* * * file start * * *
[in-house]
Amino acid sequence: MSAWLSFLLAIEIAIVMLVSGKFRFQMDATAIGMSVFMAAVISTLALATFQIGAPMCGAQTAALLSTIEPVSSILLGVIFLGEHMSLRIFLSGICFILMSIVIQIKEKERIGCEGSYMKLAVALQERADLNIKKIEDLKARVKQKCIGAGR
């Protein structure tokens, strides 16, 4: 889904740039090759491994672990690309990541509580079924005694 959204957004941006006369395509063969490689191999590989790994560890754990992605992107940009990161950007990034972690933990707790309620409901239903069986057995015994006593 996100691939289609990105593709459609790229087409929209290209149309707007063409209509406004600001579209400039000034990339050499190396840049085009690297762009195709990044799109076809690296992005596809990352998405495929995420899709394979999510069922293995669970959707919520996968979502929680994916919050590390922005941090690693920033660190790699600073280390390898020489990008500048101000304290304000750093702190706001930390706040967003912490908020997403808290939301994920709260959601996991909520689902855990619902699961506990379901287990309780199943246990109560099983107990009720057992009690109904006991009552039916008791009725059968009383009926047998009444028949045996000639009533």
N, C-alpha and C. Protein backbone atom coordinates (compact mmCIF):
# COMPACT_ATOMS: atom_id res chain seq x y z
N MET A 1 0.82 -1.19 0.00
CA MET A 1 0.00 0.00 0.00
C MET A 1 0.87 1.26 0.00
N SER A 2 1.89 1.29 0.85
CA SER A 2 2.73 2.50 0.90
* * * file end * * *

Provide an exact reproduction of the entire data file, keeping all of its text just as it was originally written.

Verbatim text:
[in-house]
Amino acid sequence: MSAWLSFLLAIEIAIVMLVSGKFRFQMDATAIGMSVFMAAVISTLALATFQIGAPMCGAQTAALLSTIEPVSSILLGVIFLGEHMSLRIFLSGICFILMSIVIQIKEKERIGCEGSYMKLAVALQERADLNIKKIEDLKARVKQKCIGAGR
């Protein structure tokens, strides 16, 4: 889904740039090759491994672990690309990541509580079924005694 959204957004941006006369395509063969490689191999590989790994560890754990992605992107940009990161950007990034972690933990707790309620409901239903069986057995015994006593 996100691939289609990105593709459609790229087409929209290209149309707007063409209509406004600001579209400039000034990339050499190396840049085009690297762009195709990044799109076809690296992005596809990352998405495929995420899709394979999510069922293995669970959707919520996968979502929680994916919050590390922005941090690693920033660190790699600073280390390898020489990008500048101000304290304000750093702190706001930390706040967003912490908020997403808290939301994920709260959601996991909520689902855990619902699961506990379901287990309780199943246990109560099983107990009720057992009690109904006991009552039916008791009725059968009383009926047998009444028949045996000639009533």
N, C-alpha and C. Protein backbone atom coordinates (compact mmCIF):
# COMPACT_ATOMS: atom_id res chain seq x y z
N MET A 1 0.82 -1.19 0.00
CA MET A 1 0.00 0.00 0.00
C MET A 1 0.87 1.26 0.00
N SER A 2 1.89 1.29 0.85
CA SER A 2 2.73 2.50 0.90